package com.mg.rest.hr.resources;

import java.util.List;

import javax.xml.bind.annotation.XmlElement;
import javax.xml.bind.annotation.XmlElementWrapper;
import javax.xml.bind.annotation.XmlType;

/**
 * 
 * @author Munish Gogna
 *
 */
@XmlType(name = "department")
public class Department {

 private String deptId;
 private String deptName;
 private List<Employee> employees;

 public Department() {
 }

 @XmlElement
 public String getDeptId() {
  return deptId;
 }

 @XmlElement(name = "employee")
 @XmlElementWrapper(name = "employees")
 public List<Employee> getEmployees() {
  return employees;
 }

 @XmlElement
 public String getDeptName() {
  return deptName;
 }

 public void setDeptId(String deptId) {
  this.deptId = deptId;
 }

 public void setEmployees(List<Employee> employees) {
  this.employees = employees;
 }

 public void setDeptName(String deptName) {
  this.deptName = deptName;
 }

}

In the example above, we use @XmlType at the class level instead of @XmlRootElement because it is not the root element

package com.mg.rest.hr.resources;

import java.math.BigDecimal;

import javax.xml.bind.annotation.XmlElement;
import javax.xml.bind.annotation.XmlType;

/**
 * 
 * @author Munish Gogna
 * 
 */
@XmlType(propOrder = { "empId", "empName", "salary" })
public class Employee {

 private String empId;
 private String empName;
 private BigDecimal salary;

 public Employee() {
 }

 public Employee(String empId, String empName, BigDecimal salary) {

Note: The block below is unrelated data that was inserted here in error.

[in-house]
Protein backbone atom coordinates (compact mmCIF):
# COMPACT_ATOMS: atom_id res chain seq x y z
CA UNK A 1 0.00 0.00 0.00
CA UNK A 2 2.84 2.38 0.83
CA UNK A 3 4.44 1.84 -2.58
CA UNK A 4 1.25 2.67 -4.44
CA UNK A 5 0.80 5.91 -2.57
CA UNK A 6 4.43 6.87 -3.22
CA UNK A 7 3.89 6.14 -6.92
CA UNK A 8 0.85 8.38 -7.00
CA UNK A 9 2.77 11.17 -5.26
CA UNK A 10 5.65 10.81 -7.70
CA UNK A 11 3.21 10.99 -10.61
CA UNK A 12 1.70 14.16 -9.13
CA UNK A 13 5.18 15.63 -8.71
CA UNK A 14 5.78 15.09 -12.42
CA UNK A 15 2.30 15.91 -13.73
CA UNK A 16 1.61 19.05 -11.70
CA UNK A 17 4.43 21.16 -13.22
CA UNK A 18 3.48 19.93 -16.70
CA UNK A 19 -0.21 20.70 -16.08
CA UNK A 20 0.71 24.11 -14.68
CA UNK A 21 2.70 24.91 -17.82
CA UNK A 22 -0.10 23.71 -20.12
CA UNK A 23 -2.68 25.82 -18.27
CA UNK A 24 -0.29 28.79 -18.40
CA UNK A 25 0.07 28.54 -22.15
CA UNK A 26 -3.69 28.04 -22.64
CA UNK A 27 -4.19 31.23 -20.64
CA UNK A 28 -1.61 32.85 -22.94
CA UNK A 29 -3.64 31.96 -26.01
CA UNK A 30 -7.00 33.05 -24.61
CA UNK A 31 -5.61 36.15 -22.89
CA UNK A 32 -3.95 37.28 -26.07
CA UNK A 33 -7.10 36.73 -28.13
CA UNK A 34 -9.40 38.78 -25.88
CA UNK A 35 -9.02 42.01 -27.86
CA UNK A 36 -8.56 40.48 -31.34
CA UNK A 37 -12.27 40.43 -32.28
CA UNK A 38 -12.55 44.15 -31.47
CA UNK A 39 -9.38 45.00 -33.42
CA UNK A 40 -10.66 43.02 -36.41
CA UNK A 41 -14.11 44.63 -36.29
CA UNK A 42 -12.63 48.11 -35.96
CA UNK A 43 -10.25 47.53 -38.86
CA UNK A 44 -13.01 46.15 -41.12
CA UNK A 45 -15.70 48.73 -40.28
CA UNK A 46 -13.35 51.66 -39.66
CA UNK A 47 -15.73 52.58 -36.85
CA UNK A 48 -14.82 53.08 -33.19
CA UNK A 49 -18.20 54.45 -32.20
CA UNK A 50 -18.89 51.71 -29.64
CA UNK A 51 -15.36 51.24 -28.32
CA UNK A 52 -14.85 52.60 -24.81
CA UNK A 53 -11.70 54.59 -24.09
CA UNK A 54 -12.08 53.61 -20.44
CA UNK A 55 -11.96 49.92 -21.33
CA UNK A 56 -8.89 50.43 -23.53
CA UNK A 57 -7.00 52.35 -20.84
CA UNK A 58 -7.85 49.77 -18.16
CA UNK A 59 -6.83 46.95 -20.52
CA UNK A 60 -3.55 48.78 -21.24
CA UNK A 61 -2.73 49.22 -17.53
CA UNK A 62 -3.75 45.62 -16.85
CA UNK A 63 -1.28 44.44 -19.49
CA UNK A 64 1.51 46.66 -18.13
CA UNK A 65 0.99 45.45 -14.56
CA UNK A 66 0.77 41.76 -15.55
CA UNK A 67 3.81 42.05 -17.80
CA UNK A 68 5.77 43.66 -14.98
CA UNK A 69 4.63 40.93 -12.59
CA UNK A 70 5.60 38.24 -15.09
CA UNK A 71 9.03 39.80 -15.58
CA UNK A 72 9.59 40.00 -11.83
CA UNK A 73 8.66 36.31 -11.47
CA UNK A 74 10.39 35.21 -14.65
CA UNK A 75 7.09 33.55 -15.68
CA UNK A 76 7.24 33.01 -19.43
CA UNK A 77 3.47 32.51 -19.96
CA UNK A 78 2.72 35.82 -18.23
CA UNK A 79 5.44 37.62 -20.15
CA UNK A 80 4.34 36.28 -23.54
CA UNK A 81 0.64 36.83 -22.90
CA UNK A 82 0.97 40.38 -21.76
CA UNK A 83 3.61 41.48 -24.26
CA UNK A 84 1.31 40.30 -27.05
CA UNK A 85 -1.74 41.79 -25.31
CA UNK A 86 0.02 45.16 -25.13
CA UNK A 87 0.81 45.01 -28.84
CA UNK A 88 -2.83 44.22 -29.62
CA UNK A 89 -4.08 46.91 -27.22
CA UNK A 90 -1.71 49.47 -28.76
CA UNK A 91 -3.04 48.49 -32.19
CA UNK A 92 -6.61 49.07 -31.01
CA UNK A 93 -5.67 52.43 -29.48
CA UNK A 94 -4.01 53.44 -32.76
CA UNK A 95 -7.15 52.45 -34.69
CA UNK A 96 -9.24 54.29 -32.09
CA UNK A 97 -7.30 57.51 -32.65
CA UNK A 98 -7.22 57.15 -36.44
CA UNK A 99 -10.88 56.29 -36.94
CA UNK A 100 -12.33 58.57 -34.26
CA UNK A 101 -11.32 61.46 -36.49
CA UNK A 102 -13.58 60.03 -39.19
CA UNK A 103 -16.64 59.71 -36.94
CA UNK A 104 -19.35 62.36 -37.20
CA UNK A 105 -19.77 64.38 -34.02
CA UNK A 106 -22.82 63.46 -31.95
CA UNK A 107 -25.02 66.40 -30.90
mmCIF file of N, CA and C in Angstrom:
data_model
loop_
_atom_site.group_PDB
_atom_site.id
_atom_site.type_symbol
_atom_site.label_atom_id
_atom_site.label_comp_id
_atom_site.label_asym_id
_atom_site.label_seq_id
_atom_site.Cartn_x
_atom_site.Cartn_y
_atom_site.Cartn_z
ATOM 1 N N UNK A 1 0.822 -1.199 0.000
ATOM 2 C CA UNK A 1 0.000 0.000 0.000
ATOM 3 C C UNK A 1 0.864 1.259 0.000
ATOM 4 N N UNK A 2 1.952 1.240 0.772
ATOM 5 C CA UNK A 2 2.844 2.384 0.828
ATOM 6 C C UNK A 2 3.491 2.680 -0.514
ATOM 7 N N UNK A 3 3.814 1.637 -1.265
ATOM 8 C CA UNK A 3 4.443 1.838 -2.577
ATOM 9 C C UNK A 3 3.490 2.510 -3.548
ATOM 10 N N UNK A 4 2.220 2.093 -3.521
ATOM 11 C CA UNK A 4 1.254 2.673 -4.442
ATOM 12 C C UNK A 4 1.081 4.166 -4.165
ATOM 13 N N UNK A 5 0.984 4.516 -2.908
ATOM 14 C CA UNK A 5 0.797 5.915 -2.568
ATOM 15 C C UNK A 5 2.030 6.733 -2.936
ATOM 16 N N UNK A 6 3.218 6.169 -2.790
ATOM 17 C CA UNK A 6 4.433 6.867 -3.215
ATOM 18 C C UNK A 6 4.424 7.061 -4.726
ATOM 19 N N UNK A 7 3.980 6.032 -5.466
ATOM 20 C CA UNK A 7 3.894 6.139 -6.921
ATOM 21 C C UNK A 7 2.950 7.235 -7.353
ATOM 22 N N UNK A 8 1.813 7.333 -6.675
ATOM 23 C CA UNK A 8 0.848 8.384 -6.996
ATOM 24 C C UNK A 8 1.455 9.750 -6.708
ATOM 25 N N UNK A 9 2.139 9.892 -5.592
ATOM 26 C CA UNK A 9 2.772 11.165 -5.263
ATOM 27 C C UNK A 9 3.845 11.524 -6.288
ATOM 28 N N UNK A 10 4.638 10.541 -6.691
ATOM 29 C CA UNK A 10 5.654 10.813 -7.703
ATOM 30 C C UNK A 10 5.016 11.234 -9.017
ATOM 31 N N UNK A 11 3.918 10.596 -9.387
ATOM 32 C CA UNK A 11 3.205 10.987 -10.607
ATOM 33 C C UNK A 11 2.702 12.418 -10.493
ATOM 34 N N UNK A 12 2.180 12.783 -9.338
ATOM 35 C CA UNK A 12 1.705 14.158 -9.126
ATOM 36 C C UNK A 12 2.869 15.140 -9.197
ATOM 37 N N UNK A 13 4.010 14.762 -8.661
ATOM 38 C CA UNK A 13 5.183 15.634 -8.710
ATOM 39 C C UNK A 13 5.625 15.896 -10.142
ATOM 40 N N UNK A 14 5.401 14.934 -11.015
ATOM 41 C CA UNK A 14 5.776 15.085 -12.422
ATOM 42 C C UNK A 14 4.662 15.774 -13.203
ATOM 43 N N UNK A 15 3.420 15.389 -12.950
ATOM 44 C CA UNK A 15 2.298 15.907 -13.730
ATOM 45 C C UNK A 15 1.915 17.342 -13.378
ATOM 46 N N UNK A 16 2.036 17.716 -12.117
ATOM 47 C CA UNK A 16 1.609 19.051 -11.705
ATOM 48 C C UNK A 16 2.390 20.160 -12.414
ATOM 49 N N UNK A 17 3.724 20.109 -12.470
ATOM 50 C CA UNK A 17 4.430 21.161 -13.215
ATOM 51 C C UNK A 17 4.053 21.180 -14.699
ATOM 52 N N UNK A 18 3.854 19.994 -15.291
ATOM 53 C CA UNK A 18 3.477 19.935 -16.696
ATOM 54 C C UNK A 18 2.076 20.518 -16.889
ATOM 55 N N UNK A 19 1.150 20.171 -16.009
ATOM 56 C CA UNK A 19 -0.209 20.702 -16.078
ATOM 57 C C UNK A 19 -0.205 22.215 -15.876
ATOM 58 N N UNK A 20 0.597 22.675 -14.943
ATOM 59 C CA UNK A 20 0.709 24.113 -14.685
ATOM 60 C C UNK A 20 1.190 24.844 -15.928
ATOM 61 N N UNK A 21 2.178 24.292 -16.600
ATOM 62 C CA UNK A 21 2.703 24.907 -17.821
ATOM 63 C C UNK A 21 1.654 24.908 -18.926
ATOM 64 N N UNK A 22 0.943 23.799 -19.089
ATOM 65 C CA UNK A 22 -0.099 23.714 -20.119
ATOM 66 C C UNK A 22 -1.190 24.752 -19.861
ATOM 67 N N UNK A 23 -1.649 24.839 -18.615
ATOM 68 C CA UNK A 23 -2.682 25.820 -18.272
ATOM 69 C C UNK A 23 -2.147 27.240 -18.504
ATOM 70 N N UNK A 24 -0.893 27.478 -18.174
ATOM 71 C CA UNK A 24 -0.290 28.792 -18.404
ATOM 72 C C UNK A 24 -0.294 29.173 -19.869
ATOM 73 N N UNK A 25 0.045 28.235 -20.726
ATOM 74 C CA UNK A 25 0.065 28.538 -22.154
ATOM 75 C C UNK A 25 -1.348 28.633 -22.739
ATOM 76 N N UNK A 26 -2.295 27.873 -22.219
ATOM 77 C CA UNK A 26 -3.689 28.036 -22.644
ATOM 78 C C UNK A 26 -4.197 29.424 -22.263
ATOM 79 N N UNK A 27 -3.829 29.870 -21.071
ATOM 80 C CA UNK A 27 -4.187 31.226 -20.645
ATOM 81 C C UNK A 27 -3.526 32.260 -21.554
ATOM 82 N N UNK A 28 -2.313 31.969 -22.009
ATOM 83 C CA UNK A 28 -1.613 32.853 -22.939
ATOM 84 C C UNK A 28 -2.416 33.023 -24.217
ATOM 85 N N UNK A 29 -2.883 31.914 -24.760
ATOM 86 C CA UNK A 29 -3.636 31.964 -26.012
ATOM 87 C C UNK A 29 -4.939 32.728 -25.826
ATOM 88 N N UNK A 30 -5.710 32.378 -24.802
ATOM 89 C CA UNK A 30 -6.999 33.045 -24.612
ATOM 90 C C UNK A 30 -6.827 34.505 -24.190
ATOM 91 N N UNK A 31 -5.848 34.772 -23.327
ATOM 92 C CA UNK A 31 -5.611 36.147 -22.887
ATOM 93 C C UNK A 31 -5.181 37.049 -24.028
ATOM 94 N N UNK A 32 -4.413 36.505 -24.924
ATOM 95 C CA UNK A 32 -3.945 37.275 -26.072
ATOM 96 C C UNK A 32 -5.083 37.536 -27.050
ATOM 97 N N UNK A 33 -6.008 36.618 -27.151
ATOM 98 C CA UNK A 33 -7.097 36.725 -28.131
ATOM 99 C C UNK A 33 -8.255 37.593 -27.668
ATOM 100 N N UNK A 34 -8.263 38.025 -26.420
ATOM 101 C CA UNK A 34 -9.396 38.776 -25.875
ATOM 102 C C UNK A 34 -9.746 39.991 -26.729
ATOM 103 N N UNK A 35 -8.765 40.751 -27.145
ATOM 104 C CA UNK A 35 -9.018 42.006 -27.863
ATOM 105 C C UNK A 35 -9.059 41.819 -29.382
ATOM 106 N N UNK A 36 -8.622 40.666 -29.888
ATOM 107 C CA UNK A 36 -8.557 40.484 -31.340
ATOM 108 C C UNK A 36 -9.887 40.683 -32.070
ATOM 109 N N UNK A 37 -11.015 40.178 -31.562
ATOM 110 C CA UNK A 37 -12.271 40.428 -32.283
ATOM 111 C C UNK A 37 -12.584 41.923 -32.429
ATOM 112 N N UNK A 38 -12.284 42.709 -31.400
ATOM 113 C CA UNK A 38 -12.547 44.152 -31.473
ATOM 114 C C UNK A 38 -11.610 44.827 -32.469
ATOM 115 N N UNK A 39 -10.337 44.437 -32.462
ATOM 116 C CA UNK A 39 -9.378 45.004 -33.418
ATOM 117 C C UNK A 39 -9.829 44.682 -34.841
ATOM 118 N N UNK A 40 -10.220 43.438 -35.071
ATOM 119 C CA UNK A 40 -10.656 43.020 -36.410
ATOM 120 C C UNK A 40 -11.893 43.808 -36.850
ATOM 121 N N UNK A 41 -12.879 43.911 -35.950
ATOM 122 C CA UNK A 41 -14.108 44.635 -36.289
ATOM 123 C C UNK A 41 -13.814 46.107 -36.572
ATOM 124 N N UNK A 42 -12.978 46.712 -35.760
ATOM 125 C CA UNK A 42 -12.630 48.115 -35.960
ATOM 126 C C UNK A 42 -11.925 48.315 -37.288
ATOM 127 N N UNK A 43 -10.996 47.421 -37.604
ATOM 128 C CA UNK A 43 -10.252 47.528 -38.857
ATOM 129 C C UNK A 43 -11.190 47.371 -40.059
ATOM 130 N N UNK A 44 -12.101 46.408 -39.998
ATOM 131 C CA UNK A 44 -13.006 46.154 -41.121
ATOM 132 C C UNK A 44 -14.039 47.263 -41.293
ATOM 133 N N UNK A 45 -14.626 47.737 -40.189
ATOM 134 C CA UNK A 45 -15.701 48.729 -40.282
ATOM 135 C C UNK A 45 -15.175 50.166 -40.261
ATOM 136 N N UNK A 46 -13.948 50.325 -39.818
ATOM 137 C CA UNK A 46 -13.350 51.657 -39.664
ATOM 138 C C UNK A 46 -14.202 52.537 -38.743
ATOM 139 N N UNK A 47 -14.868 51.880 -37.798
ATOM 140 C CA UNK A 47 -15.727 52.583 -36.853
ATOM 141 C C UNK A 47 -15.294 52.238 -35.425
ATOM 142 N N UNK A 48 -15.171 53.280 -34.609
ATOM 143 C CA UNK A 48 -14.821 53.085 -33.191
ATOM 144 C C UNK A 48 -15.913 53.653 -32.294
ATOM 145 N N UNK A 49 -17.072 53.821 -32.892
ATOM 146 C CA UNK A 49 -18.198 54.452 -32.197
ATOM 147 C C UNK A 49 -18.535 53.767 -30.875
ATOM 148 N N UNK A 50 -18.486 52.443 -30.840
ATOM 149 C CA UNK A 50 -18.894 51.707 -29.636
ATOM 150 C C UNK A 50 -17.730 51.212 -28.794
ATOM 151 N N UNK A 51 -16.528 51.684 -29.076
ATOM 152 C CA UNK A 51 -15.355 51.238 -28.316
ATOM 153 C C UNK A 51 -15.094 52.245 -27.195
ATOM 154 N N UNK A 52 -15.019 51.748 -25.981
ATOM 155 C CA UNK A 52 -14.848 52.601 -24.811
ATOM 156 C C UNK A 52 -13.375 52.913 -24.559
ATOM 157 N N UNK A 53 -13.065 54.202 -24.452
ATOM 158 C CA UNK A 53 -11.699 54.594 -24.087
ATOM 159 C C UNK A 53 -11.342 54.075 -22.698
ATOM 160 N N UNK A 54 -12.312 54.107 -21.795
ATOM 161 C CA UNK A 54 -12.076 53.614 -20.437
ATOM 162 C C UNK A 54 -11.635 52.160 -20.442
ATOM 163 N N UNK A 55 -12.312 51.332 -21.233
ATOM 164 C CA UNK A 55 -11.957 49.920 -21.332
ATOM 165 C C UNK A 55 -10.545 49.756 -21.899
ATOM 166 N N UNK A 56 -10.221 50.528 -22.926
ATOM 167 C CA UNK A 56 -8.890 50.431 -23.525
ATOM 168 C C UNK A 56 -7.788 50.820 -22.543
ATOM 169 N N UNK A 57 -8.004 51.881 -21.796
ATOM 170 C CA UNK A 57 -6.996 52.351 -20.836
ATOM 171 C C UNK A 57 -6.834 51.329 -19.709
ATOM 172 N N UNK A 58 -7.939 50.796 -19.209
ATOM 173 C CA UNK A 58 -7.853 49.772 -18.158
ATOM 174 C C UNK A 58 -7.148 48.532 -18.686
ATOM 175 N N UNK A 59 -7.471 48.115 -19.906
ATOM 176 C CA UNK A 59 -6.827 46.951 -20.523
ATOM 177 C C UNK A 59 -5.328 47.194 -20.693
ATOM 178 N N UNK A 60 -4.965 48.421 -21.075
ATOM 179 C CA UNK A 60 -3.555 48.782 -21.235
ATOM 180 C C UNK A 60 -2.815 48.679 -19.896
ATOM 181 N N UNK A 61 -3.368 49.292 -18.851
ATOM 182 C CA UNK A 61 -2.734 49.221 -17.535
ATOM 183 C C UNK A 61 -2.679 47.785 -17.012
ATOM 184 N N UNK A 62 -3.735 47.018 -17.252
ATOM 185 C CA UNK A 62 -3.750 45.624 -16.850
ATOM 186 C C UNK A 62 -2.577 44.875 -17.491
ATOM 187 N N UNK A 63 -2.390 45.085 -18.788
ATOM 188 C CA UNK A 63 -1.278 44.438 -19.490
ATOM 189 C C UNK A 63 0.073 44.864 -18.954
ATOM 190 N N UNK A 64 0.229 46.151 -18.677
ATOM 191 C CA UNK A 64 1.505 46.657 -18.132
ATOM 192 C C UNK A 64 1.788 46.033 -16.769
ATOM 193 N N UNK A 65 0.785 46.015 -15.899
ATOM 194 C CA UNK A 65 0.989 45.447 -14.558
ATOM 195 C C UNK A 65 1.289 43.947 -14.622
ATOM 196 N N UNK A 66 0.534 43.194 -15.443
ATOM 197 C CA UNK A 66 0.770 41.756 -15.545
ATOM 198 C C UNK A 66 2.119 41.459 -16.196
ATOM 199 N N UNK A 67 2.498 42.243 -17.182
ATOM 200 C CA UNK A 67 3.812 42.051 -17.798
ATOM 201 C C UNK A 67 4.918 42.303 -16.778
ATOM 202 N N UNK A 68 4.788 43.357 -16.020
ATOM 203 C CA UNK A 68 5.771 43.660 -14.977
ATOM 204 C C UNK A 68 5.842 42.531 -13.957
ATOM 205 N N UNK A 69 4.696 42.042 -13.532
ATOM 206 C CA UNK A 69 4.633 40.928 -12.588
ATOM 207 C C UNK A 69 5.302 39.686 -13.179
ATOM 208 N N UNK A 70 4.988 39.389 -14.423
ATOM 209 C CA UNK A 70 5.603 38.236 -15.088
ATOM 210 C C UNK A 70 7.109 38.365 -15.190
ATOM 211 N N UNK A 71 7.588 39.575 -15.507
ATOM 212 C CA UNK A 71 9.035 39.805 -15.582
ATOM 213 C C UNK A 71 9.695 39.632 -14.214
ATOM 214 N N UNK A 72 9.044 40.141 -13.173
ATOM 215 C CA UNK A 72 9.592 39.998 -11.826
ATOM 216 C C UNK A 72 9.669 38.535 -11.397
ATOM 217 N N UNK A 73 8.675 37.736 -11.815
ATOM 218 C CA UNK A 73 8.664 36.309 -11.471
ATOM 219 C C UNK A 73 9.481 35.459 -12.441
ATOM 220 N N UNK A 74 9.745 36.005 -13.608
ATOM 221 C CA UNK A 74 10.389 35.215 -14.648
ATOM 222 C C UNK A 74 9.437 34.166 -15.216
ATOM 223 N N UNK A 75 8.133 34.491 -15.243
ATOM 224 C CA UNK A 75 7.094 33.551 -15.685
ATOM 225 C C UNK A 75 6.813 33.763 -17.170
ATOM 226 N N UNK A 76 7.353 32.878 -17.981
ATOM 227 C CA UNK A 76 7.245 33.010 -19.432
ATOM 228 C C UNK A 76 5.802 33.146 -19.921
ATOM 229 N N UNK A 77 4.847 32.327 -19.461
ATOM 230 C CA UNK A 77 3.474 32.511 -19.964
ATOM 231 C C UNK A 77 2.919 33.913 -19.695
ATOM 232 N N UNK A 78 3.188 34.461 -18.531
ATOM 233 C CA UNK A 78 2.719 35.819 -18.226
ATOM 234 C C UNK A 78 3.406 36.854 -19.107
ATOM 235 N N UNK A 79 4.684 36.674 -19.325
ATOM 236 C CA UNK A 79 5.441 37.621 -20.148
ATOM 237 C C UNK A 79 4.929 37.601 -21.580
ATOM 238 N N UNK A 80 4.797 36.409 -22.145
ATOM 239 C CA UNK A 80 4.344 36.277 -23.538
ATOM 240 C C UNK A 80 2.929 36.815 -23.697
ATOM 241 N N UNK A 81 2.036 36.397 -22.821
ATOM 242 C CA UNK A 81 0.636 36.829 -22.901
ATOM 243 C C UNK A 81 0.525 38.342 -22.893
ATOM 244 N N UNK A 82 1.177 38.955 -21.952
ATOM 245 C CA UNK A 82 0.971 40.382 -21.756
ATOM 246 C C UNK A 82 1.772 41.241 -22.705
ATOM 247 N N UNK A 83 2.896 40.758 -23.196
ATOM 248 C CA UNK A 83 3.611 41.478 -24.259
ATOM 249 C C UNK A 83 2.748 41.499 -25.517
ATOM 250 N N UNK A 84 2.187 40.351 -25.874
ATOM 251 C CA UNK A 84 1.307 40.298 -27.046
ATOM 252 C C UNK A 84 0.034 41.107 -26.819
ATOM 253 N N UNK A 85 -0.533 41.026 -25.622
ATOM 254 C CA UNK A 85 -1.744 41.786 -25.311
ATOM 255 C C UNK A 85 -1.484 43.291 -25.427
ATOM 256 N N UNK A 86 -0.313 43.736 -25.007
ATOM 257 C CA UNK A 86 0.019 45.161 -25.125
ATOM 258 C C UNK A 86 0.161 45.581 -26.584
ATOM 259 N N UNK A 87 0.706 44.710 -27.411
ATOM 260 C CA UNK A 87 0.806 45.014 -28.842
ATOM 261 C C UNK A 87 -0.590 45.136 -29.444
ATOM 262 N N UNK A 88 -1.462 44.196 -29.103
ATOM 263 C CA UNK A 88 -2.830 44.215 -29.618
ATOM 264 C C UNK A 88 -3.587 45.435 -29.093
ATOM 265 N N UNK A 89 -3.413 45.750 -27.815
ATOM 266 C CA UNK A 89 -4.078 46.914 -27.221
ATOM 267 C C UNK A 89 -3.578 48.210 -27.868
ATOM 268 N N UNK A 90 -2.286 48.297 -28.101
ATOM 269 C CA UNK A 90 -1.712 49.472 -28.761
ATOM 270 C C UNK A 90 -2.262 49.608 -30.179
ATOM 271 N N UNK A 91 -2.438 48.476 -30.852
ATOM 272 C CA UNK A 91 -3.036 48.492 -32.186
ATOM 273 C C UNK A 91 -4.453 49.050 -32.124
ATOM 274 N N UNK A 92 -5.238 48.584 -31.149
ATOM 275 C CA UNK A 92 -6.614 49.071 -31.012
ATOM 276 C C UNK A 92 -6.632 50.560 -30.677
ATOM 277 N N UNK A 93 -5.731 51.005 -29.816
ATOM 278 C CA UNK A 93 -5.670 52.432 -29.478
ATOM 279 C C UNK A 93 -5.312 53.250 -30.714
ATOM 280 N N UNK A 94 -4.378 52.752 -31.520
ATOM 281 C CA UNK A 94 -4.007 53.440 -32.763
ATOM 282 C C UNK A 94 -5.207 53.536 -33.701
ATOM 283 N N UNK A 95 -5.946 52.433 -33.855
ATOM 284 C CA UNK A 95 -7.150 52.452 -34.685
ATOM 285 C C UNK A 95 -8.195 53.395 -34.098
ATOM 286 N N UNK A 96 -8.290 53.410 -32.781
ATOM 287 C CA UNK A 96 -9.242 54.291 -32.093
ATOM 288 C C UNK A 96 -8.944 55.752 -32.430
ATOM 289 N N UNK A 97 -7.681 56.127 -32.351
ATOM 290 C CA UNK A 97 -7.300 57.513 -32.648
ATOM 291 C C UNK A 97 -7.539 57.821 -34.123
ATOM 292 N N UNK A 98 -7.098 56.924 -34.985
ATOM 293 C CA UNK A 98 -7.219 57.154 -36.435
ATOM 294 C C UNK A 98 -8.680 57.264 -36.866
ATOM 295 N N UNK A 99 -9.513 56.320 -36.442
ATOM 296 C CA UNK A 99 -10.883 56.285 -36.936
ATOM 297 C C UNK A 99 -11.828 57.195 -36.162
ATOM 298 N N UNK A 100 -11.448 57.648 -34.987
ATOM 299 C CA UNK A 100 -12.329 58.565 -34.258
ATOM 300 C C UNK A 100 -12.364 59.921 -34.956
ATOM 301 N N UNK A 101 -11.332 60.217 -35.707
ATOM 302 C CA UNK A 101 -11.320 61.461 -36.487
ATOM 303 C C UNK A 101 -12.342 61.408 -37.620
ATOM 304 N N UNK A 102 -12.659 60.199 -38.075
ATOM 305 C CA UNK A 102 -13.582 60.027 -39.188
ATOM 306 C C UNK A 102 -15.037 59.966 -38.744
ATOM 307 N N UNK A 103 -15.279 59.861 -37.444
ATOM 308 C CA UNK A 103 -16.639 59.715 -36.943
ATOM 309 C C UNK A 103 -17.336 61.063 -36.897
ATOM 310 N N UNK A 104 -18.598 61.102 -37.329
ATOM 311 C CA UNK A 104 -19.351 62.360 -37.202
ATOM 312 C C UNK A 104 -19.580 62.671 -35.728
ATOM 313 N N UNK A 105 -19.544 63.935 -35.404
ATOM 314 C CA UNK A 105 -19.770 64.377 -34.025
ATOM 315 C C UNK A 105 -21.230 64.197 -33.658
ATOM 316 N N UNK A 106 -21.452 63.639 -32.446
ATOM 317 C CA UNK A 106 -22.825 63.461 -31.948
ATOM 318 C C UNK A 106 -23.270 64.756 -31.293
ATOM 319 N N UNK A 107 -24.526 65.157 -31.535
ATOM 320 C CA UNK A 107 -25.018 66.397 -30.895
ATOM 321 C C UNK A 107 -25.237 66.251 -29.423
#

super();
  this.empId = empId;
  this.empName = empName;
  this.salary = salary;
 }

 @XmlElement
 public BigDecimal getSalary() {
  return salary;
 }

 @XmlElement
 public String getEmpId() {
  return empId;
 }

 @XmlElement
 public String getEmpName() {
  return empName;
 }

 public void setEmpId(String empId) {
  this.empId = empId;
 }

 public void setEmpName(String empName) {
  this.empName = empName;
 }

 public void setSalary(BigDecimal salary) {
  this.salary = salary;
 }

}


Now lets create a JAX-RS RESTful web service that can return above defined object graph in the responses we have defined in the beginning of this article.

JAX-RS defines a resource as any Java class (POJO) that uses JAX-RS annotations to implement a web resource. The annotation @Path identifies a Java class as a resource class as shown below.

package com.mg.rest.hr;

import javax.ws.rs.GET;
import javax.ws.rs.Path;
import javax.ws.rs.PathParam;
import javax.ws.rs.Produces;

import com.mg.rest.hr.resources.Department;
import com.mg.rest.hr.resources.GetDepartmentResponse;

/**
 * Service to handle Department and related resources.
 * Just a mock implementation, nothing fancy.
 * @author Munish Gogna
 *
 */
@Path("/api")
public class DepartmentResource {

 @GET
 @Produces("text/xml")
 @Path("/departments/employees")
 public GetDepartmentResponse getAllDepartmentsWithEmployees() {